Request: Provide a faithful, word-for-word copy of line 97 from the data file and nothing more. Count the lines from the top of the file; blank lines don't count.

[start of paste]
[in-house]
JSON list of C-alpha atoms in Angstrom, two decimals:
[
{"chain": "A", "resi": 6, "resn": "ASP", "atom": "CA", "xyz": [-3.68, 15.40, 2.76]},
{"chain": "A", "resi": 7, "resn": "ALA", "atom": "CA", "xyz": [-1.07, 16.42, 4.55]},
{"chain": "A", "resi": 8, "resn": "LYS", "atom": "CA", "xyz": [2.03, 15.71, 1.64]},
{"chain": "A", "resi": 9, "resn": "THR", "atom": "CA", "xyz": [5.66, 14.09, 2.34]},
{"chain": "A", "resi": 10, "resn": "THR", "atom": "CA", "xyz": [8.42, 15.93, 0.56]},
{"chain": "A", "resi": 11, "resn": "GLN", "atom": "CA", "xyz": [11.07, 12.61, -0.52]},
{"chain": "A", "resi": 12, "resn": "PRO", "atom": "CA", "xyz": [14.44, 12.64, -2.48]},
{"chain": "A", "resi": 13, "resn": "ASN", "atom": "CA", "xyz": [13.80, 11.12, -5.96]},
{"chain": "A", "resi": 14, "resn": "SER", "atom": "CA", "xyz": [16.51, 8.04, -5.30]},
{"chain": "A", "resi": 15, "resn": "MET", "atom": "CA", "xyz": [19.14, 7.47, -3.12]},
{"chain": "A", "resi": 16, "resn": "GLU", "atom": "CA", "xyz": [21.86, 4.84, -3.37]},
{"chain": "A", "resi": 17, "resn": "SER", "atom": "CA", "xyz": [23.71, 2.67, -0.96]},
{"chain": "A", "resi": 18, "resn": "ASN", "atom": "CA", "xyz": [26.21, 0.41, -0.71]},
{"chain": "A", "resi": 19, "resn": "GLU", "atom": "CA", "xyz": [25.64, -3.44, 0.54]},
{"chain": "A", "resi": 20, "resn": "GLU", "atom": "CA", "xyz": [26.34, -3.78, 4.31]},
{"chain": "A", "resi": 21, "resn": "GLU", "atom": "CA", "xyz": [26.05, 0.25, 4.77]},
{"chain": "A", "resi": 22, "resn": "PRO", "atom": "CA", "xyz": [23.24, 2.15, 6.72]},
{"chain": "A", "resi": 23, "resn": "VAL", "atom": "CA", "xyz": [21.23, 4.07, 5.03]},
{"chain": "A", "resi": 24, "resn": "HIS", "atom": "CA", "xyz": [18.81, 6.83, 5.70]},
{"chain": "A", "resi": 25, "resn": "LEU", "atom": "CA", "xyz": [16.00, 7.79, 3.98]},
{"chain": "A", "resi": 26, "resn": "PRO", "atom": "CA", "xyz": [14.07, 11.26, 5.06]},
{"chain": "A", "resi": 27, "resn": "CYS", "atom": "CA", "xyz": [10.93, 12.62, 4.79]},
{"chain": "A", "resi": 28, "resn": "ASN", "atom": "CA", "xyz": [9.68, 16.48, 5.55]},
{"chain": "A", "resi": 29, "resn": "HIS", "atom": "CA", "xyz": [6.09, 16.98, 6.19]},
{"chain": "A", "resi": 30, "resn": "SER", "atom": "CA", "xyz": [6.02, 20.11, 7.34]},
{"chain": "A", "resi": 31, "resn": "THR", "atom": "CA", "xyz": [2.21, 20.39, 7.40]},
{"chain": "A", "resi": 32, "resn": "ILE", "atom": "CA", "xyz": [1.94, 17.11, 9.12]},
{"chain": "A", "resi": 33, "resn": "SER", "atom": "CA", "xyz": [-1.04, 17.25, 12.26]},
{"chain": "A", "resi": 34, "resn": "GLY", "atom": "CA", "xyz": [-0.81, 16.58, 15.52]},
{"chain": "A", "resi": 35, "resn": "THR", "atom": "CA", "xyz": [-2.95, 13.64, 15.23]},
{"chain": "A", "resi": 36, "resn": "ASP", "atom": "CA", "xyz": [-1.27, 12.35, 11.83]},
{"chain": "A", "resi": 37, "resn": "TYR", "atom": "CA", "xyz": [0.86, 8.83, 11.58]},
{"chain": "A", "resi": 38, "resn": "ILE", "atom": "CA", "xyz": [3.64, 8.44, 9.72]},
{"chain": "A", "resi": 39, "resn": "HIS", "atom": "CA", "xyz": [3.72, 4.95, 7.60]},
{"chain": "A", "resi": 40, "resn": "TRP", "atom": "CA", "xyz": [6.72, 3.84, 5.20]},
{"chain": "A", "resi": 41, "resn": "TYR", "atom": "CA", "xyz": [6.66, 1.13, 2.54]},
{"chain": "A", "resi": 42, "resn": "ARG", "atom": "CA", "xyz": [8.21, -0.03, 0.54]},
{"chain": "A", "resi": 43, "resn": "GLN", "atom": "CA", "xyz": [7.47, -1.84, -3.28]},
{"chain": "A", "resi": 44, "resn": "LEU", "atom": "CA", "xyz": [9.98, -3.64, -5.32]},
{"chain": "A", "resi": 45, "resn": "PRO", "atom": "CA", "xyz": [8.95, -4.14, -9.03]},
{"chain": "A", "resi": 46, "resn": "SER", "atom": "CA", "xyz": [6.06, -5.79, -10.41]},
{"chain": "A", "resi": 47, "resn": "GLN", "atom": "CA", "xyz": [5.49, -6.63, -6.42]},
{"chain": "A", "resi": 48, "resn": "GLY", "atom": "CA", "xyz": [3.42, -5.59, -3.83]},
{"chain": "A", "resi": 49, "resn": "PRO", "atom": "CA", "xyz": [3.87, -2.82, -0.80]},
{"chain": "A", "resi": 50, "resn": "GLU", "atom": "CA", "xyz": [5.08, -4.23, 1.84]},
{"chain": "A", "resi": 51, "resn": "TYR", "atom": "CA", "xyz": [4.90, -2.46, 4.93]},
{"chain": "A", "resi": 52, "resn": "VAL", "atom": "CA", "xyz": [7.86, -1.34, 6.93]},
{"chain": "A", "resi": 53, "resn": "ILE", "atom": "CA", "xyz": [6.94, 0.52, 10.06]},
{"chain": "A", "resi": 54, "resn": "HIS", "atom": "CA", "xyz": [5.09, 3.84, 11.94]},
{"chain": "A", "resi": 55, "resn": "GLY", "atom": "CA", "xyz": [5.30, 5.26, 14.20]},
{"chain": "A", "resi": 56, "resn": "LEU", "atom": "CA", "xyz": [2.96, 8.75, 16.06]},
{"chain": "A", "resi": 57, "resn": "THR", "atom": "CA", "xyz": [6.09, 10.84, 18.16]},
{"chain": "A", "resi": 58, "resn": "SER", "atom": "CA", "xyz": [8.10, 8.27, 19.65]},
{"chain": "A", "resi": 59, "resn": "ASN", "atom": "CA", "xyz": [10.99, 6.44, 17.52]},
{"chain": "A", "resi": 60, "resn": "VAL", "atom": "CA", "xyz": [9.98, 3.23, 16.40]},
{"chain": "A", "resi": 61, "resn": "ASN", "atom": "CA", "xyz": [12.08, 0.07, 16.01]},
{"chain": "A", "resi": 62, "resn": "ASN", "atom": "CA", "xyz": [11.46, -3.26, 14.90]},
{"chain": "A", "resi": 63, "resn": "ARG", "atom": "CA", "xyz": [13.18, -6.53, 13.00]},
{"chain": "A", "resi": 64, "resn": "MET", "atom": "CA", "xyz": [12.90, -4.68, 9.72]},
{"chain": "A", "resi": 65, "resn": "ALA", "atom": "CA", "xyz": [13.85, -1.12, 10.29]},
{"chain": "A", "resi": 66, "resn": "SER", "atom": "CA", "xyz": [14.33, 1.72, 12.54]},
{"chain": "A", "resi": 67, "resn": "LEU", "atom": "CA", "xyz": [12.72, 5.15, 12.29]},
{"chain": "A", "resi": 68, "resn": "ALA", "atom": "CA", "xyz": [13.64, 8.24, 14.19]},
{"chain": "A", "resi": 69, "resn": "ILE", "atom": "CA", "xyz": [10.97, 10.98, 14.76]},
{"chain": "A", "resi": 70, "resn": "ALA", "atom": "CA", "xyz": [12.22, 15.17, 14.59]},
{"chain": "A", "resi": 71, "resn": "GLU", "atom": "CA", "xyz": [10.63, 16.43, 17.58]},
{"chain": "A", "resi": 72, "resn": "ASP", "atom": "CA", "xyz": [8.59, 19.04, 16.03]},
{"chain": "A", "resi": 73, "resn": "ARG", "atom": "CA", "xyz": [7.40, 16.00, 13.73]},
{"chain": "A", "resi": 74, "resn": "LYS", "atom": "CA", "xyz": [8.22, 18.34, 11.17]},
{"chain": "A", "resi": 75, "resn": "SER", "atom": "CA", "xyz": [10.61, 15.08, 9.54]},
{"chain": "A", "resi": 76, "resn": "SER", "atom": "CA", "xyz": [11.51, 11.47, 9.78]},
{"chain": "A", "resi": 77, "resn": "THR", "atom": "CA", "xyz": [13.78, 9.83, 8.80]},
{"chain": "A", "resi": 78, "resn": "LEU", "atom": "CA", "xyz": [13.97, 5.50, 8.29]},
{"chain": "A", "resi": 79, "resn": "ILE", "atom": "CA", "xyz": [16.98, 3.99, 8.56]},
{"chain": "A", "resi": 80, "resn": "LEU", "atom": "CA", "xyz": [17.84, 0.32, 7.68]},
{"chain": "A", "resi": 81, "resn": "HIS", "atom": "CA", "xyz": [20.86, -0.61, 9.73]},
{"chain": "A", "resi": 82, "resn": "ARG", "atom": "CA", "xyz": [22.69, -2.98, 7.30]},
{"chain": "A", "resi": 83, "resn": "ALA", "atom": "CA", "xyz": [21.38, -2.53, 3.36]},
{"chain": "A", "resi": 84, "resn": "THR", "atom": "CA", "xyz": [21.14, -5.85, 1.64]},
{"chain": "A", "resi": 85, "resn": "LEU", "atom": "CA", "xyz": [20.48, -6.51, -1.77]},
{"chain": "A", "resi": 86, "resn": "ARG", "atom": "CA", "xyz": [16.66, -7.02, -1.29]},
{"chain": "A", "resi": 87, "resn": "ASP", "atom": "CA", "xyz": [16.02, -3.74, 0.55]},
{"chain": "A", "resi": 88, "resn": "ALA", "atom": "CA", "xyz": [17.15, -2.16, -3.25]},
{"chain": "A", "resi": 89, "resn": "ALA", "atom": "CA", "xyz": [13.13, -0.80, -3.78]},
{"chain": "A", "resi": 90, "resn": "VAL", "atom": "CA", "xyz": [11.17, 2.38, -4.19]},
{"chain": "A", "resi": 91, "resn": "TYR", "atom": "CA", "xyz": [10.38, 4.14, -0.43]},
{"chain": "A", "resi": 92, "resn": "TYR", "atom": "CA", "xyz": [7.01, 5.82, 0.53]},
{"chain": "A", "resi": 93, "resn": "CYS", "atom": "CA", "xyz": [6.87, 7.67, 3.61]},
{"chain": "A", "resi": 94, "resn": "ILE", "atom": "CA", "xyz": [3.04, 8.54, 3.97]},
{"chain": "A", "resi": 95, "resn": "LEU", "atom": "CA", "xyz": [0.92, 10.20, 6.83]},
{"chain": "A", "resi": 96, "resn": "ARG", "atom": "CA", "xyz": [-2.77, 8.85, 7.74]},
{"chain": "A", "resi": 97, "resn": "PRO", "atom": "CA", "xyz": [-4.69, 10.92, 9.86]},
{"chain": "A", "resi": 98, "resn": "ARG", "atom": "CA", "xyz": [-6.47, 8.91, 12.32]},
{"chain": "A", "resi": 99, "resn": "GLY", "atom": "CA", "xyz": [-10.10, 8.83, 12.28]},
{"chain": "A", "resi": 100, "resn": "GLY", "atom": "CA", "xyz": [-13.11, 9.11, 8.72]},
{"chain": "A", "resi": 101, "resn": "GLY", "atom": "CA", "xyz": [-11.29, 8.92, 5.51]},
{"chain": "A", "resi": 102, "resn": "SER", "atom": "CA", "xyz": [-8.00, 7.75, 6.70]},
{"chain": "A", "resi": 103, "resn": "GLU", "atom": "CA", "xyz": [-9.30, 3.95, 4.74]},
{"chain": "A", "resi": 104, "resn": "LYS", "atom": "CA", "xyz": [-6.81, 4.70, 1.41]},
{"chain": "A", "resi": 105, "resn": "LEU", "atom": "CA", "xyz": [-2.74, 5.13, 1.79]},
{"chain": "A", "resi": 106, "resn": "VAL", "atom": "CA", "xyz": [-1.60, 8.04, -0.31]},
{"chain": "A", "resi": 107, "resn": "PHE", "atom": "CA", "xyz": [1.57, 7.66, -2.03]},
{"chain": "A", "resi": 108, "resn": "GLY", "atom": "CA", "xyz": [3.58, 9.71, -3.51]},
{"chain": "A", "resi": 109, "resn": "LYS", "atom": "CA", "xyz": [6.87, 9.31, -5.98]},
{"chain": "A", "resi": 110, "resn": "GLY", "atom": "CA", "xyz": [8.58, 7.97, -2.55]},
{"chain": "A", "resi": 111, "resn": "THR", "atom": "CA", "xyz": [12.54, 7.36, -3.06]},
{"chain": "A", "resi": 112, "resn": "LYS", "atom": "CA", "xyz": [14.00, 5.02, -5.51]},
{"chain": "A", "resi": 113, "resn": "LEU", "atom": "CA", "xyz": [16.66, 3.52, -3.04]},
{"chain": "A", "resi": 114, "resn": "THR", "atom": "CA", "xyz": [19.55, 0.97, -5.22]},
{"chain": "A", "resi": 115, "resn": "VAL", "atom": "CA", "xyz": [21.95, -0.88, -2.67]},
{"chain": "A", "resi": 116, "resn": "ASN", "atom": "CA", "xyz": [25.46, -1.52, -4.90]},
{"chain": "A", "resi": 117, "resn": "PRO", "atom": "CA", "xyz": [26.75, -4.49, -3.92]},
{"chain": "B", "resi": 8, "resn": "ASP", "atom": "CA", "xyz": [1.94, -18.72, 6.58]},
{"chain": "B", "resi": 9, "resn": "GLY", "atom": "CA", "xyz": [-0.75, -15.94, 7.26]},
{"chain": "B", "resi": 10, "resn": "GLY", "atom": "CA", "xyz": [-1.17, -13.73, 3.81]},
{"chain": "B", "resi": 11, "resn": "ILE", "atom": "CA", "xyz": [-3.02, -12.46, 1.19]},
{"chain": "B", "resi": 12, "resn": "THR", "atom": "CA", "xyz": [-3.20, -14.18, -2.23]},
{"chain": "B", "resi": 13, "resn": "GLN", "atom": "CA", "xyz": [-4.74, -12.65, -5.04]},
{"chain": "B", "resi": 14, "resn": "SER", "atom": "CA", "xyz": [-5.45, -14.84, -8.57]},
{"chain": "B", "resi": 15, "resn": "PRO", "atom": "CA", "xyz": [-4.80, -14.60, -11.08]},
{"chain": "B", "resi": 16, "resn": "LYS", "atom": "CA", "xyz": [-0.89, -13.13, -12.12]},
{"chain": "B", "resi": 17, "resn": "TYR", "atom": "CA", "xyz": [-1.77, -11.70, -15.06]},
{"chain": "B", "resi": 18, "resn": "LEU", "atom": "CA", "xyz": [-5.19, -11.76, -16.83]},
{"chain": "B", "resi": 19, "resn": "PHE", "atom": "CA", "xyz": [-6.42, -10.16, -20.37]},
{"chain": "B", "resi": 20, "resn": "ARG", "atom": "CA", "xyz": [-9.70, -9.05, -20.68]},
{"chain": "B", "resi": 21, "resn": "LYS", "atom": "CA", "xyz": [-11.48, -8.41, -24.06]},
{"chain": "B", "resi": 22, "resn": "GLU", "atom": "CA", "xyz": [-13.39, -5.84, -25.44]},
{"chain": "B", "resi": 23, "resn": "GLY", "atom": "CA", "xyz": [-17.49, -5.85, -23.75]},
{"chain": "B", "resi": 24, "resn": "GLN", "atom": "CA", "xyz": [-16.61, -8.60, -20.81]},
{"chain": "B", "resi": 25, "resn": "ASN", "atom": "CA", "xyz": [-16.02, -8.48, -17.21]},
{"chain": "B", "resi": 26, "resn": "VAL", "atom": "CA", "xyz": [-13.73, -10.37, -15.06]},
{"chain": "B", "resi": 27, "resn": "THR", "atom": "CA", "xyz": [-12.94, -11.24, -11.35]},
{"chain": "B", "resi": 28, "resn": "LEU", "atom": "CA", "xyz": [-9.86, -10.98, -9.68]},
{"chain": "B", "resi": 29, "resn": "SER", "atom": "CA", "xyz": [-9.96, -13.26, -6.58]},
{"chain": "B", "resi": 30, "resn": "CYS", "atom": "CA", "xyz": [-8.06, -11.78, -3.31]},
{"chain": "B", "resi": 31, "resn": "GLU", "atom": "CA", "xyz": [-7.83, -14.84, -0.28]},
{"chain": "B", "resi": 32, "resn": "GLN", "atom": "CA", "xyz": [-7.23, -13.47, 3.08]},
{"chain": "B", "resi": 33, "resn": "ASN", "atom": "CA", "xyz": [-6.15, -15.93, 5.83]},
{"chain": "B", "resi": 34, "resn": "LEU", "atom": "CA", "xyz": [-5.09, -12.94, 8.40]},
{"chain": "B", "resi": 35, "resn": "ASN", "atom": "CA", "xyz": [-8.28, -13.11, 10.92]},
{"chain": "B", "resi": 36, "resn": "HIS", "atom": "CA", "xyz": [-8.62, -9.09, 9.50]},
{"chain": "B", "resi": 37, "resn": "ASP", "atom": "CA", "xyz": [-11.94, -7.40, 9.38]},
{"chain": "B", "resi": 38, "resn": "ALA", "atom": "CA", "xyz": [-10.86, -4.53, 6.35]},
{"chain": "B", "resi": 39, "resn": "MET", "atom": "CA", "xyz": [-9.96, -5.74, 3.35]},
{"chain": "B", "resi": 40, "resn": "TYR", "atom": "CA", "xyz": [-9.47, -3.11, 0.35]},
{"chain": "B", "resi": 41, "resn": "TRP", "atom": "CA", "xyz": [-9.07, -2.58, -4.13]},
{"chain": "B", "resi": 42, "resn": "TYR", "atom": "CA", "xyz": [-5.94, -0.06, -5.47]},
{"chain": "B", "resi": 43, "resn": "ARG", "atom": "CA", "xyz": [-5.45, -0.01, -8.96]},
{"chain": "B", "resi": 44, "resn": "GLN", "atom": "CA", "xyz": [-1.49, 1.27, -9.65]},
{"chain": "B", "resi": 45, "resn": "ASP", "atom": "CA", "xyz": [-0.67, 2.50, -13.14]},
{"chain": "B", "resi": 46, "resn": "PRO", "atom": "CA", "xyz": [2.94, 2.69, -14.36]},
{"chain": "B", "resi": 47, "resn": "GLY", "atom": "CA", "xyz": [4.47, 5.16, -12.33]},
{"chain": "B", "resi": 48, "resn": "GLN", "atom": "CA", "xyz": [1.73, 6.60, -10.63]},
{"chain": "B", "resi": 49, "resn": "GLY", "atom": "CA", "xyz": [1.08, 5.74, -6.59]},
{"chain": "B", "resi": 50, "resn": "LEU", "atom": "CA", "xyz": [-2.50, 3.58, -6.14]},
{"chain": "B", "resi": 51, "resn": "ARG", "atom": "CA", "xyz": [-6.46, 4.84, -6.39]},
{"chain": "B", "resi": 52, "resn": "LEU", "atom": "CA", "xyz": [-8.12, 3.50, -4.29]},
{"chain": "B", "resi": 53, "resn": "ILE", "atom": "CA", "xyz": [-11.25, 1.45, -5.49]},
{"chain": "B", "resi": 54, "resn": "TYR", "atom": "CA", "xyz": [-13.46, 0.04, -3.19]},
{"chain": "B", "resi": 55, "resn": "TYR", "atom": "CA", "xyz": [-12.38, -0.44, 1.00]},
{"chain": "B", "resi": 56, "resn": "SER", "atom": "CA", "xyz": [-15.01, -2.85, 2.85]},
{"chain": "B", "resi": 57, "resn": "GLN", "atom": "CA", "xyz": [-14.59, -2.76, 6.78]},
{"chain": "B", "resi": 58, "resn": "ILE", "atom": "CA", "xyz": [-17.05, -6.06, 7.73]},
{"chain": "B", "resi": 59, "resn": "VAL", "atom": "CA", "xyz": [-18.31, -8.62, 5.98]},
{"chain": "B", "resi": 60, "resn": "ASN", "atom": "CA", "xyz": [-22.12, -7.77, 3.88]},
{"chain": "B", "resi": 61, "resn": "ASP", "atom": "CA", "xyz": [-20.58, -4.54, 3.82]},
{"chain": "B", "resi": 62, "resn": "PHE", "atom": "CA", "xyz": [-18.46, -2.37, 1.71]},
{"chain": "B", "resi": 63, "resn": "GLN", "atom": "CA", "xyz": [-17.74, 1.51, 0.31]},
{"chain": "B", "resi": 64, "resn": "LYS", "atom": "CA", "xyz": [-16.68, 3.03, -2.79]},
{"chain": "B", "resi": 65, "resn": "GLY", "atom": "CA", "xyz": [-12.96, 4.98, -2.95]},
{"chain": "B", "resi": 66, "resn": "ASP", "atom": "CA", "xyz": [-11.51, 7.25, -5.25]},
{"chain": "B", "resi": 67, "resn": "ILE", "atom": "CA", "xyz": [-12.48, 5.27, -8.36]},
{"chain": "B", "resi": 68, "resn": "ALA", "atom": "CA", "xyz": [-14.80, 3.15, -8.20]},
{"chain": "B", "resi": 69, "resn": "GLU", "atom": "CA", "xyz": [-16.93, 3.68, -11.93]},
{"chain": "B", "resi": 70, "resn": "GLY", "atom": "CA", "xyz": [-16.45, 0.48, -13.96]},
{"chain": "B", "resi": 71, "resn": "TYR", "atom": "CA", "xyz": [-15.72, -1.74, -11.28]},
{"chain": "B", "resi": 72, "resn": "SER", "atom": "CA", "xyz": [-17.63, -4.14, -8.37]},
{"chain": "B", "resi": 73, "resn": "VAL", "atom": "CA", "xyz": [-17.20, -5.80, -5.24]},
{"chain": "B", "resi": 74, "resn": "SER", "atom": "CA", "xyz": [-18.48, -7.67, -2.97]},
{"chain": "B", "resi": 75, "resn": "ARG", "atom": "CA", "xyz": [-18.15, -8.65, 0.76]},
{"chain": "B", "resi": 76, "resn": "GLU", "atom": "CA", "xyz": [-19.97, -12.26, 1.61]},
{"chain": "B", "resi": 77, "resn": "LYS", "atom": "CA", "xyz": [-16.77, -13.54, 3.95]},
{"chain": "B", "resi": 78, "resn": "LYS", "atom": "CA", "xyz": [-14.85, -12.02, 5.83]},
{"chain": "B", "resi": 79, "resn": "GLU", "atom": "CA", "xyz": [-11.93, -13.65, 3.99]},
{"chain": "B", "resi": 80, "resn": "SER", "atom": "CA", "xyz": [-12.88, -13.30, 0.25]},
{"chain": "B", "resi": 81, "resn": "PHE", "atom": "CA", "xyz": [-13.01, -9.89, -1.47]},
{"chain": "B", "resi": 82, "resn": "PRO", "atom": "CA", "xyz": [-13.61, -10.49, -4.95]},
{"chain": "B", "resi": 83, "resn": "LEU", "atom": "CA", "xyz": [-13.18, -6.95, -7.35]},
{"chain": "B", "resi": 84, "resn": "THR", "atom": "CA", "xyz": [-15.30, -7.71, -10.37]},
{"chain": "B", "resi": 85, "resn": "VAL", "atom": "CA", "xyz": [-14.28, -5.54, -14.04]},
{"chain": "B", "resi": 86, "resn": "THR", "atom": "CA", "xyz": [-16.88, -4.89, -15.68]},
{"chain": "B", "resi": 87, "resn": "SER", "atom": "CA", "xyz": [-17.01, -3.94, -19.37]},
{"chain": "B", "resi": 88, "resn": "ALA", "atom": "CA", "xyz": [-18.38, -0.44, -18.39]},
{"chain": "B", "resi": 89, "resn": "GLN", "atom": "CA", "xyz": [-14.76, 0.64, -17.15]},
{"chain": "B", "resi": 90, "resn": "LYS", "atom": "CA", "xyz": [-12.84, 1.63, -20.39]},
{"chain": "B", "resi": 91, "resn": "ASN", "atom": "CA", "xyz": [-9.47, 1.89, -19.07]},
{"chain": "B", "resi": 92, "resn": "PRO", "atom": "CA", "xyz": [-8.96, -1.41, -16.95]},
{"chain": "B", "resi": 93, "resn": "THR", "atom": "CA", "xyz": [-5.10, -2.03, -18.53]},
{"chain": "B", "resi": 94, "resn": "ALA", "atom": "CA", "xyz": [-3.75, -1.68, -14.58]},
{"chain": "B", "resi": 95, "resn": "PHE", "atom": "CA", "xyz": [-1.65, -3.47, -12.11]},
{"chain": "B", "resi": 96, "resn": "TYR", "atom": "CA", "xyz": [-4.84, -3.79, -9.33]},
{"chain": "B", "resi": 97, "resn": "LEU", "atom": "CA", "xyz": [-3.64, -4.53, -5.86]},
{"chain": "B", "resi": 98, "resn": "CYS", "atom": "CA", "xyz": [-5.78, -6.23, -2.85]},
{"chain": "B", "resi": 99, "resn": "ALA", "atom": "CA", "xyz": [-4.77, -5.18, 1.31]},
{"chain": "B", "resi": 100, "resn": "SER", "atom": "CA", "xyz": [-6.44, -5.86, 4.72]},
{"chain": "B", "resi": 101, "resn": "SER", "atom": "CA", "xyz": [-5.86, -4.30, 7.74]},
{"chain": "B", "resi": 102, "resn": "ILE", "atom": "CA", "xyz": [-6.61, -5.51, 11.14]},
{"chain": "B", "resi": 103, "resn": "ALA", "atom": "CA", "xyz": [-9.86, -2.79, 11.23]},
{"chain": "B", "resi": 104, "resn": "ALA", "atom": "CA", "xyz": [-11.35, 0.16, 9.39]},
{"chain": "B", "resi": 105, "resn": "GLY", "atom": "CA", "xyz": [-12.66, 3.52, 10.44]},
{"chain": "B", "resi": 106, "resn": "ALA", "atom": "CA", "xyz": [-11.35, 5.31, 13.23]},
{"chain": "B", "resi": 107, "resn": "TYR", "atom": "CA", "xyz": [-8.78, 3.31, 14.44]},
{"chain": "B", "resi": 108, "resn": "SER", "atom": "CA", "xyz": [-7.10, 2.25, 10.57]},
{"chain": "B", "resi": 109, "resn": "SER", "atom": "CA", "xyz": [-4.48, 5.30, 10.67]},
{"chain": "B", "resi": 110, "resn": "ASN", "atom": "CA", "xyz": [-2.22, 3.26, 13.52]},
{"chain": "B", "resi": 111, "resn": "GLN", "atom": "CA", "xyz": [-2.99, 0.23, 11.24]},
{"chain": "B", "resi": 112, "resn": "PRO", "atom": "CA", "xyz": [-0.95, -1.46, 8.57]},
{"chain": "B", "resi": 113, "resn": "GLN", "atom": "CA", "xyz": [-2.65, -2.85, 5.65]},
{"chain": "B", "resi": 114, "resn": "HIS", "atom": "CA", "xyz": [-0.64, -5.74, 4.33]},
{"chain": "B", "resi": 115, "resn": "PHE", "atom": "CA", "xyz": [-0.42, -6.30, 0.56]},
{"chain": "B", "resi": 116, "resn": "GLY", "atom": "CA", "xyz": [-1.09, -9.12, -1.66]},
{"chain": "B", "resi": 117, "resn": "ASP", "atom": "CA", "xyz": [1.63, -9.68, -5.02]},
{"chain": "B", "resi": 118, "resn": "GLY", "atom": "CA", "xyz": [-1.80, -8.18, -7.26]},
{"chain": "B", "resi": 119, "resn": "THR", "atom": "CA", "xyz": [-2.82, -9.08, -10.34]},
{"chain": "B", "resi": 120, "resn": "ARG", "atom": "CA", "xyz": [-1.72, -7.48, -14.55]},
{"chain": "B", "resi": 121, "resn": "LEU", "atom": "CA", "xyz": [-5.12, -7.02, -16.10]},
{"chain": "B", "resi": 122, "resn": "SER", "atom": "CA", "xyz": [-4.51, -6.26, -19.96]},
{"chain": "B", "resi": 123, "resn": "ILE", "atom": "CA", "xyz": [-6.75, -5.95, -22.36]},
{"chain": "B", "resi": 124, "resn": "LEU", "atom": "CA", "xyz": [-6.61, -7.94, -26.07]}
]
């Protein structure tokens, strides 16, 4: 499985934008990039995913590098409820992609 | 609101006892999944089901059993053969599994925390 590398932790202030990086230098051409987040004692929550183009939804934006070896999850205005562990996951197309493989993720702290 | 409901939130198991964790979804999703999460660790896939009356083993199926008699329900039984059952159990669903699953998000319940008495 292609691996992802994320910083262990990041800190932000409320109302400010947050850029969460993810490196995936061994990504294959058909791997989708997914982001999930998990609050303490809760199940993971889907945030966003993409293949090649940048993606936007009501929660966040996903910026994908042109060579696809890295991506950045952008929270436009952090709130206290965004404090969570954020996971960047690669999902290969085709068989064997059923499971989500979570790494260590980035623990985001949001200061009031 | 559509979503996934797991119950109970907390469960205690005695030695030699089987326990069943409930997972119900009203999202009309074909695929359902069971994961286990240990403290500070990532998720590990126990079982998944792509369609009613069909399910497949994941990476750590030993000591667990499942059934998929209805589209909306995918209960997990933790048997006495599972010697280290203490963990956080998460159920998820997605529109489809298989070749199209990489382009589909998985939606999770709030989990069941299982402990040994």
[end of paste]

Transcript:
{"chain": "A", "resi": 99, "resn": "GLY", "atom": "CA", "xyz": [-10.10, 8.83, 12.28]},